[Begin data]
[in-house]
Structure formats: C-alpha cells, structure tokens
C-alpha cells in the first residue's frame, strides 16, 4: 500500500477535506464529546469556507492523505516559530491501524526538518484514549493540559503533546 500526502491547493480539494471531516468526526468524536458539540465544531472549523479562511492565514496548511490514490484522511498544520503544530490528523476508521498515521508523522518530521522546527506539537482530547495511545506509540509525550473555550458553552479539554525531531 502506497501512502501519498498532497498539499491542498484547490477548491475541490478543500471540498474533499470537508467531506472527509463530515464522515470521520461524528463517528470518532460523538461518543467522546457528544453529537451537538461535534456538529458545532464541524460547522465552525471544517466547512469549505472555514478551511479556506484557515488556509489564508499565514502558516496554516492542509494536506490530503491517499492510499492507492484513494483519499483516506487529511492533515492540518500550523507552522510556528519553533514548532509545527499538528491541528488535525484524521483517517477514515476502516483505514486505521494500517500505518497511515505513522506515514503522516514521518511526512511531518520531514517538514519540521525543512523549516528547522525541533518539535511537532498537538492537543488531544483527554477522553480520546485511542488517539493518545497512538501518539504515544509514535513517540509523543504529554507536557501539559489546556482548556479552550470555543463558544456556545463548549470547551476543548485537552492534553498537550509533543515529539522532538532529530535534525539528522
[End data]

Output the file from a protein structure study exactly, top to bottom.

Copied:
[in-house]
Structure formats: C-alpha cells, structure tokens
C-alpha cells in the first residue's frame, strides 16, 4: 500500500477535506464529546469556507492523505516559530491501524526538518484514549493540559503533546 500526502491547493480539494471531516468526526468524536458539540465544531472549523479562511492565514496548511490514490484522511498544520503544530490528523476508521498515521508523522518530521522546527506539537482530547495511545506509540509525550473555550458553552479539554525531531 502506497501512502501519498498532497498539499491542498484547490477548491475541490478543500471540498474533499470537508467531506472527509463530515464522515470521520461524528463517528470518532460523538461518543467522546457528544453529537451537538461535534456538529458545532464541524460547522465552525471544517466547512469549505472555514478551511479556506484557515488556509489564508499565514502558516496554516492542509494536506490530503491517499492510499492507492484513494483519499483516506487529511492533515492540518500550523507552522510556528519553533514548532509545527499538528491541528488535525484524521483517517477514515476502516483505514486505521494500517500505518497511515505513522506515514503522516514521518511526512511531518520531514517538514519540521525543512523549516528547522525541533518539535511537532498537538492537543488531544483527554477522553480520546485511542488517539493518545497512538501518539504515544509514535513517540509523543504529554507536557501539559489546556482548556479552550470555543463558544456556545463548549470547551476543548485537552492534553498537550509533543515529539522532538532529530535534525539528522